New Delhi: For the last several days, Monkeypox has been a national and international headline and there are global concerns now about its spread and the pace at which it is spreading. Monkeypox was declared a global health emergency by the World Health Organization (WHO) last week. How worried should we be about the spread of the disease, now that cases have emerged in India? WHO’s Chief Scientist Dr Soumya Swaminathan tells NDTV that currently we know very little about this disease and we need to collect more data on the same right now.
For now, we know that the disease can spread through skin-to-skin contact, mouth-to-mouth contact and it can spread to close contacts – they don’t have to be sexual contacts, she said.
Talking about the severity of the disease, Dr Swaminathan highlighted the present case fatality rate of the outbreak calling it ‘low’ with five reported deaths out of the approximately 16,000 reported cases globally.
She also debunked the theory of Monkeypox being a sexually transmitted disease only stating that the transmission can take place even from skin to skin, face to face, mouth to mouth, and also respiratory droplets.
Currently the outbreak in Europe and America is driven by sexual contact between men and the fact that we have a number of partners in a close period of time, has helped this virus to take off in that community. It can now spread easily within families and may pass from mother to child and while an infected person is being cared for by someone else. It is not a disease that only affects gay community.
When it comes to the vaccines against the disease, Dr Swaminathan explains that the vaccine against Monkeypox is something on the agenda for future.
Once Smallpox was eradicated and the vaccination programme stopped somewhere in 1979, the generation born after that has not received the Smallpox vaccine and thus has no immunity. In a way, this outbreak must be a wake-up call, because we have to prepare ourselves for the deadly outbreak. The vaccine we have today are made for Smallpox and they are the second and third-generation vaccines but there are very limited doses, mainly with the countries that have stockpiled some of these vaccines in case there was ever another Smallpox outbreak. So, there are limited doses. There is one company that has a vaccine for Smallpox and it has been given an emergency use authorisation by several regulators, but I want to highlight that there isn’t any efficacy data yet on how it is going to work on Monkeypox so the urgent need is to collect that data. Of course, the vaccine we believe will be effective, as there is some lab data. So there are already few countries that have access to these vaccines. We hope they can collect data systematically to know the efficacy of these vaccines.
Also Read: Five Things To Know About Monkeypox
WHO along with our partner GAVI are talking to manufacturers to see how can the vaccine be developed for Monkeypox and also make access to all countries available, she added.
This Monkeypox outbreak has been a wake-up call for us, because we need to prepare ourselves for deadly outbreaks all the time, Dr Swaminathan said.
Monkeypox in India
As reported Monkeypox cases rose to 4 within a span of a month days in India, there are concerns about how to keep ourselves protected from this viral zoonotic infection are increasing. Notably, the National Capital reported its first case of Monkeypox of a 31-year-old man with no travel history, on Sunday, making it the fourth case in India. The first case of the virus was reported in the country on July 14 after a traveler from UAE returned to Kerala. While the second case of Monkeypox was reported in Kerala’s Kannur on July 18, on July 22 India reported its third case in Kerala’s Malappuram district.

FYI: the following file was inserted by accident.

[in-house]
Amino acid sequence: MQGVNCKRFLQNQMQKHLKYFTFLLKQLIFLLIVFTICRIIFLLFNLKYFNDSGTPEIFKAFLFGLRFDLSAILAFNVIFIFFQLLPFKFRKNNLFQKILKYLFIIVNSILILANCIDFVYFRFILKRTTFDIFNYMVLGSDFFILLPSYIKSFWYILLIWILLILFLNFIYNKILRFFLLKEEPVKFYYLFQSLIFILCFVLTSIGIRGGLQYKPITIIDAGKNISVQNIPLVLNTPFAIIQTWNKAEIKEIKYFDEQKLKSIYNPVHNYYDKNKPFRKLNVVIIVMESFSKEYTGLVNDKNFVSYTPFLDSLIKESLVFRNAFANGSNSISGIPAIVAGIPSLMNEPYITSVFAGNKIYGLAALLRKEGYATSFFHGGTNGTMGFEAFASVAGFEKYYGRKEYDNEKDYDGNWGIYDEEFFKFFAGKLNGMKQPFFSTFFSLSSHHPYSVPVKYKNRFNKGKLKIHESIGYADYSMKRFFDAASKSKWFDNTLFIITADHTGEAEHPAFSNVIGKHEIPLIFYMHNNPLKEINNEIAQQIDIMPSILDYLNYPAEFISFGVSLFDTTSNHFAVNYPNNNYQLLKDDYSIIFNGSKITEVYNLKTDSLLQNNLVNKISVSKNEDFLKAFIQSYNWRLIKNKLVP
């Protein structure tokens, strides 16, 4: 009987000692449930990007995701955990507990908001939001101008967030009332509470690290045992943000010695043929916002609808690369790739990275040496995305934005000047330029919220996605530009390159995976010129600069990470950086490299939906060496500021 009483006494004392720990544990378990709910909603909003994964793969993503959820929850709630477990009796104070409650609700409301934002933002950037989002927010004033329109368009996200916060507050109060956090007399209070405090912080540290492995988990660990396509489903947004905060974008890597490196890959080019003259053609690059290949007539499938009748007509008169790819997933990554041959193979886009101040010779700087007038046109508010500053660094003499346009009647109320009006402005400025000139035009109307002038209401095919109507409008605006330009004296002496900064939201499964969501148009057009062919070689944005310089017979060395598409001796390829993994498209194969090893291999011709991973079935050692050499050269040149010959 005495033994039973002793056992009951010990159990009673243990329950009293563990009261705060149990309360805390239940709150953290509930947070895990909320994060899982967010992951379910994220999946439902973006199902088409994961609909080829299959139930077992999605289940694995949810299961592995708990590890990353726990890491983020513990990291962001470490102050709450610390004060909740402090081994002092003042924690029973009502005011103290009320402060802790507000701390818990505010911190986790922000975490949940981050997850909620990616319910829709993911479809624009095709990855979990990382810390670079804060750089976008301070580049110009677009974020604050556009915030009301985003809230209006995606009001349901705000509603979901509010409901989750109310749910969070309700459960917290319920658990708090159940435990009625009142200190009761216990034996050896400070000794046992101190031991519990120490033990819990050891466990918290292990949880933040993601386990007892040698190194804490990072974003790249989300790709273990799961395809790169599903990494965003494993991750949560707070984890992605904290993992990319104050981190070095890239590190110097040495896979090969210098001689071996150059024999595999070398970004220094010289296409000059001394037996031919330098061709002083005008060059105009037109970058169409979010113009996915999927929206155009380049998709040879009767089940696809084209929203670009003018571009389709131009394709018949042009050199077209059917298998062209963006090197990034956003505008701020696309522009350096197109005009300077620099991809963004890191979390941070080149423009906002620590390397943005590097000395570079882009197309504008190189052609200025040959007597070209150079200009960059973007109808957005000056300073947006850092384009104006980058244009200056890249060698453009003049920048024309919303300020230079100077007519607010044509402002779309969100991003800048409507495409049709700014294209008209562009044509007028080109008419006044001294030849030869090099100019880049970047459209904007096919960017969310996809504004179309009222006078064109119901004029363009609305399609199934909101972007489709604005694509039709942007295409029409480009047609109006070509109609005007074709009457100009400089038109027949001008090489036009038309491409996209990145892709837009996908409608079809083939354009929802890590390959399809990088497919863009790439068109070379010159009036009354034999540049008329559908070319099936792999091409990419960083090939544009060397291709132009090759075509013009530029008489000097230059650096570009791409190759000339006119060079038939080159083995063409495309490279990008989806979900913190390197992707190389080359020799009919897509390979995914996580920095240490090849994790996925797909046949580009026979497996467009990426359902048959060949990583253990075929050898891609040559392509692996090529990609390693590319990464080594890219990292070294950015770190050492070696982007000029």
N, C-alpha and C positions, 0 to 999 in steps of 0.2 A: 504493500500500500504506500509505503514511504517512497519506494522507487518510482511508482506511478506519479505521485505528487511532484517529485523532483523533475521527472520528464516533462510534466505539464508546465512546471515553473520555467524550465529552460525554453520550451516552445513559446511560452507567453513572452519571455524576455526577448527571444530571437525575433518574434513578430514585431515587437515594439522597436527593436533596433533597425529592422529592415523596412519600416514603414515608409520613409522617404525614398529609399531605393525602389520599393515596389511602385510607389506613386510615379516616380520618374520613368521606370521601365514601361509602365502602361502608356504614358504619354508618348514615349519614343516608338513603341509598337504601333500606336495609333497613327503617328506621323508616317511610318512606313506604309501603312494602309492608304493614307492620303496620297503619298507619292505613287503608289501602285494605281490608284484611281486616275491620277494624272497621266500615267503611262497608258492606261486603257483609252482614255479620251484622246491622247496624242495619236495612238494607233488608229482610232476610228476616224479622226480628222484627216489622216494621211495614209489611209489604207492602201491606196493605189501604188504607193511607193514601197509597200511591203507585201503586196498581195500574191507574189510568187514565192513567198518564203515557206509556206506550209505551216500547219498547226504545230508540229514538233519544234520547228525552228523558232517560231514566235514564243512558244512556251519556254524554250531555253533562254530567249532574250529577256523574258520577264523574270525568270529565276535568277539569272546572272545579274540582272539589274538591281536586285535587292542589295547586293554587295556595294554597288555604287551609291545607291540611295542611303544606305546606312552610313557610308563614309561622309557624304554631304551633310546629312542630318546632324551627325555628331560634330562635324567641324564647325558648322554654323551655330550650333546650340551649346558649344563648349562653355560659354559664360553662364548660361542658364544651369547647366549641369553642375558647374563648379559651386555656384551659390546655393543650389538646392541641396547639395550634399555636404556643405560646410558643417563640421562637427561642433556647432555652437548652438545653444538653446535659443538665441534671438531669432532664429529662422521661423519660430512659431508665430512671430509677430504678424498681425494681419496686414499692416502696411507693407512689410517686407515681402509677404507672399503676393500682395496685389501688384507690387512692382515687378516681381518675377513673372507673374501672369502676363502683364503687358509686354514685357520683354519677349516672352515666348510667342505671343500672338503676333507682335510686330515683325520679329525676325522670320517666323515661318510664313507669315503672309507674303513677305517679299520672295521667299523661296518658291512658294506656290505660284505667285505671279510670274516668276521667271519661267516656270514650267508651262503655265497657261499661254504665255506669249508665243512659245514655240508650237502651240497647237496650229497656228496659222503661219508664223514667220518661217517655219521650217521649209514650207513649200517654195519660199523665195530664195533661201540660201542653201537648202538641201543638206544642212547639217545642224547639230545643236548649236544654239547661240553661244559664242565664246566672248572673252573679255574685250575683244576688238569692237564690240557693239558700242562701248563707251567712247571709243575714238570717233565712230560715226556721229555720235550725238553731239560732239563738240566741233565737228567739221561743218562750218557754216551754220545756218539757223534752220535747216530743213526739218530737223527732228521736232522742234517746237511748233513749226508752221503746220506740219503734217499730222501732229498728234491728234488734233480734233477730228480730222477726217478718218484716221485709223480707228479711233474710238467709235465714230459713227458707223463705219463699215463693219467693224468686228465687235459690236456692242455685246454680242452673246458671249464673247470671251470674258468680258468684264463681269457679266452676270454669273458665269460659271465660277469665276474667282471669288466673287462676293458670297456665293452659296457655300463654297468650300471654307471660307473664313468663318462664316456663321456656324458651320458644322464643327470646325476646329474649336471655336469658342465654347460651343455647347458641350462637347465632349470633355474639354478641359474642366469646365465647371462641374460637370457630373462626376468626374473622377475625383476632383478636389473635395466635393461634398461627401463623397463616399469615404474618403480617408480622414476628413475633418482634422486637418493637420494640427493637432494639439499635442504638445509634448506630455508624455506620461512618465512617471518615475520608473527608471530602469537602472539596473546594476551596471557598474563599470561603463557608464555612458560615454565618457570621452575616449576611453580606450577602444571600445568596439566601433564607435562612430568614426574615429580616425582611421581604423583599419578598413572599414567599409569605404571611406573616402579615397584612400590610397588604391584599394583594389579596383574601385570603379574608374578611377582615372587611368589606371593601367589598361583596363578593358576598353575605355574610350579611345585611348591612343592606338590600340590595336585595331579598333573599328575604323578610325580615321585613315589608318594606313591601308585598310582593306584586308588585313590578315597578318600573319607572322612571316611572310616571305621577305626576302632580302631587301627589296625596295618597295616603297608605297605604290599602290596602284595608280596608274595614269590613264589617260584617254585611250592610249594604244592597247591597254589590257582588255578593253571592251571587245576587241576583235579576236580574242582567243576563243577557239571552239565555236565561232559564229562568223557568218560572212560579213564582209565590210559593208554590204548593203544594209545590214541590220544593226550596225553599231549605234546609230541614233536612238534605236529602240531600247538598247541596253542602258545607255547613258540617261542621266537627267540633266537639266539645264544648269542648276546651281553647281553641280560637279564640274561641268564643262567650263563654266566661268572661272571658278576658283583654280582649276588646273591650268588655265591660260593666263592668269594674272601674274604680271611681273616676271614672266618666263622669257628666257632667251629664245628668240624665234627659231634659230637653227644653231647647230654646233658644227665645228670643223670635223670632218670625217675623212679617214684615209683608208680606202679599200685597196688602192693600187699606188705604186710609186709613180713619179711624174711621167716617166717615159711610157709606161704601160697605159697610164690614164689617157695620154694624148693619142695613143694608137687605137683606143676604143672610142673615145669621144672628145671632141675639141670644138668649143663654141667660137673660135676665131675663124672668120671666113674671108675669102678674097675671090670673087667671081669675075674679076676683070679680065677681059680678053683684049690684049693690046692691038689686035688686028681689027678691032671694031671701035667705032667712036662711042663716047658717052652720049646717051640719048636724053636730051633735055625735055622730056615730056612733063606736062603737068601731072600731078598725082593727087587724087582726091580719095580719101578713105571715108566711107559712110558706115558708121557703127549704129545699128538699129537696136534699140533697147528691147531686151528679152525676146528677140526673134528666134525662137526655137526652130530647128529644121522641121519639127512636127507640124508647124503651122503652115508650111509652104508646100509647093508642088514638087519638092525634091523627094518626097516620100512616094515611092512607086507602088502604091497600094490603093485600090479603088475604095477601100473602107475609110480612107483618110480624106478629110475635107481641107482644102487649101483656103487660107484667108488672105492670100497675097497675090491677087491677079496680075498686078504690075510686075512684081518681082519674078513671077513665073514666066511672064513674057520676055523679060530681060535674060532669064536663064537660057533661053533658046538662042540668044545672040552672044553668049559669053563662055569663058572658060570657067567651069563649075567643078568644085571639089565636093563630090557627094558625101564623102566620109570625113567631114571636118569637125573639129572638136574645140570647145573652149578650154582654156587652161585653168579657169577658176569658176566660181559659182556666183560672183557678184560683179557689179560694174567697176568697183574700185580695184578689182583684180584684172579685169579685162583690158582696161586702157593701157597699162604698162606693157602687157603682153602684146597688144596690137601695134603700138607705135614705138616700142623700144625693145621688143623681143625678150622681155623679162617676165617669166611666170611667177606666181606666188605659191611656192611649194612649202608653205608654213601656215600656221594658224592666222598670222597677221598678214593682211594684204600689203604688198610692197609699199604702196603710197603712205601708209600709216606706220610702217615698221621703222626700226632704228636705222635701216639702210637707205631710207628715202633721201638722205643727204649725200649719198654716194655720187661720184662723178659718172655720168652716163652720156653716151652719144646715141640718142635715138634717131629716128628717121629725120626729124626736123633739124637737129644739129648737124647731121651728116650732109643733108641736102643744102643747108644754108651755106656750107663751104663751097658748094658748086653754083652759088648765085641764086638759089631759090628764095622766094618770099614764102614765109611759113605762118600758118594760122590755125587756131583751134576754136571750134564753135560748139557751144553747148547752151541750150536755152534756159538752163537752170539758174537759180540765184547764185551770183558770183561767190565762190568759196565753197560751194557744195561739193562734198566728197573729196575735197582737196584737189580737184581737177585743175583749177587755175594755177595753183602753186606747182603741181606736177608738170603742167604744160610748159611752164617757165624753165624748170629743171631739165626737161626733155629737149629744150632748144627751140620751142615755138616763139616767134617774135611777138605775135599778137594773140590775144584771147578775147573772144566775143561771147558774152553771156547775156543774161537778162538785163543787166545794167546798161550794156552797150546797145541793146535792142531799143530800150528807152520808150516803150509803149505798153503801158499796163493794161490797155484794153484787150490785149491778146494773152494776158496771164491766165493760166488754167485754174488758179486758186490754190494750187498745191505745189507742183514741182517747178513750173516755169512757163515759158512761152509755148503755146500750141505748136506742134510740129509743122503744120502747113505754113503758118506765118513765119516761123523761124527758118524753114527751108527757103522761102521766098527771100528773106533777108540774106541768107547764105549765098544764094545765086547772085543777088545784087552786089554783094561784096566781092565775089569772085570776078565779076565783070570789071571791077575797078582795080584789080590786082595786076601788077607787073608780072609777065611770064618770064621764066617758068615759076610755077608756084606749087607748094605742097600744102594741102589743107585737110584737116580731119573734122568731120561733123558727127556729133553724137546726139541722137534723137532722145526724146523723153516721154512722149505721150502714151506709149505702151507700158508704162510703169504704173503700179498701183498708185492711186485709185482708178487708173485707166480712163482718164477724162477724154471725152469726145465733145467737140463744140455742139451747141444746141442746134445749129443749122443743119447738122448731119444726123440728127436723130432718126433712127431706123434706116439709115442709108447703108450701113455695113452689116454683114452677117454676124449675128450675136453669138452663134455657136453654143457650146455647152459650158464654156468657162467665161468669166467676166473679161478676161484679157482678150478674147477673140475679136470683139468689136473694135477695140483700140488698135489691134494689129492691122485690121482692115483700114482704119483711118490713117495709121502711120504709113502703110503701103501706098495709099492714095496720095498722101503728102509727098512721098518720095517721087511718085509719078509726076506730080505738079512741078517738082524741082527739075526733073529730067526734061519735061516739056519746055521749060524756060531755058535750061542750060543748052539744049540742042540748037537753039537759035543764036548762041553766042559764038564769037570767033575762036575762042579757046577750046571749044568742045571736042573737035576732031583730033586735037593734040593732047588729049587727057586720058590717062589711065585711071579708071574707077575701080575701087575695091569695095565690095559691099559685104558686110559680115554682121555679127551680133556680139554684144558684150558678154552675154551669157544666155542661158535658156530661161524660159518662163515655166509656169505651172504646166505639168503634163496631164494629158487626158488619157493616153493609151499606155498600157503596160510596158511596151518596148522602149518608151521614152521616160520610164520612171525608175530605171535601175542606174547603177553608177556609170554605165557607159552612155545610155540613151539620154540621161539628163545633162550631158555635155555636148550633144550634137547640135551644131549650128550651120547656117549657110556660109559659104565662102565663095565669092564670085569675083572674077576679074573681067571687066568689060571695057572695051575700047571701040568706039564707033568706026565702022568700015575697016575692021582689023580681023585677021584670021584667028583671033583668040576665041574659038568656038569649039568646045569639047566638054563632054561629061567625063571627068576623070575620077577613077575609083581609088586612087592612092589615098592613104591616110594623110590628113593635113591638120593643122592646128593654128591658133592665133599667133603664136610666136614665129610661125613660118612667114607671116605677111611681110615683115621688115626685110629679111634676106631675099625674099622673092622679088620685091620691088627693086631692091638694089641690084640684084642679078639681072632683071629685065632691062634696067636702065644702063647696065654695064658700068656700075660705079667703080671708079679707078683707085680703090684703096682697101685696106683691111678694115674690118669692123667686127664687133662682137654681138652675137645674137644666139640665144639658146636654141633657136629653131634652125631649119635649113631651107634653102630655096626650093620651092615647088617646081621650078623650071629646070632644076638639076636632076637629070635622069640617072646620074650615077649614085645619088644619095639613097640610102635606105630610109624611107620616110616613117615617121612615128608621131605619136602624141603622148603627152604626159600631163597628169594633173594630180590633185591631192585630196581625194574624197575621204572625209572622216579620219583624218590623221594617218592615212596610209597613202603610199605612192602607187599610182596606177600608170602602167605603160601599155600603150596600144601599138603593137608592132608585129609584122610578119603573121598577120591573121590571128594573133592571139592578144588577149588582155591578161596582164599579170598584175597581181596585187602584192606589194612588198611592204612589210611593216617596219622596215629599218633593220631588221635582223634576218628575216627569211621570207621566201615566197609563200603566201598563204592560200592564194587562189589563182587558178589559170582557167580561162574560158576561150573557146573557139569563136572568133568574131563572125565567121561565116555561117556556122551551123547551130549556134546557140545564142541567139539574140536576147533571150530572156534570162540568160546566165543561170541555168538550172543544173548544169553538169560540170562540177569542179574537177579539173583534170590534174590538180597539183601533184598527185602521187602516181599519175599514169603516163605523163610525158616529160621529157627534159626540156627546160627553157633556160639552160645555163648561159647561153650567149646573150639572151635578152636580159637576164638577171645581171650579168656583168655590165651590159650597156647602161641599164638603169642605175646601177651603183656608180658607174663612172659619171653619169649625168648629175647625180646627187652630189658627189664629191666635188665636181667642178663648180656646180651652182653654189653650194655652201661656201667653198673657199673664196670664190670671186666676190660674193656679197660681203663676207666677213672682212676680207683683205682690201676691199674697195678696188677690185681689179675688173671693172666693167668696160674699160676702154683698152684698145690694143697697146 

NDTV – Dettol have been working towards a clean and healthy India since 2014 via the Banega Swachh India initiative, which is helmed by Campaign Ambassador Amitabh Bachchan. The campaign aims to highlight the inter-dependency of humans and the environment, and of humans on one another with the focus on One Health, One Planet, One Future – Leaving No One Behind. It stresses on the need to take care of, and consider, everyone’s health in India – especially vulnerable communities – the LGBTQ population, indigenous people, India’s different tribes, ethnic and linguistic minorities, people with disabilities, migrants, geographically remote populations, gender and sexual minorities. In wake of the current COVID-19 pandemic, the need for WASH (Water, Sanitation and Hygiene) is reaffirmed as handwashing is one of the ways to prevent Coronavirus infection and other diseases. The campaign will continue to raise awareness on the same along with focussing on the importance of nutrition and healthcare for women and children, fight malnutrition, mental wellbeing, self care, science and health, adolescent health & gender awareness. Along with the health of people, the campaign has realised the need to also take care of the health of the eco-system. Our environment is fragile due to human activity, which is not only over-exploiting available resources, but also generating immense pollution as a result of using and extracting those resources. The imbalance has also led to immense biodiversity loss that has caused one of the biggest threats to human survival – climate change. It has now been described as a “code red for humanity.” The campaign will continue to cover issues like air pollution, waste management, plastic ban, manual scavenging and sanitation workers and menstrual hygiene. Banega Swasth India will also be taking forward the dream of Swasth Bharat, the campaign feels that only a Swachh or clean India where toilets are used and open defecation free (ODF) status achieved as part of the Swachh Bharat Abhiyan launched by Prime Minister Narendra Modi in 2014, can eradicate diseases like diahorrea and the country can become a Swasth or healthy India.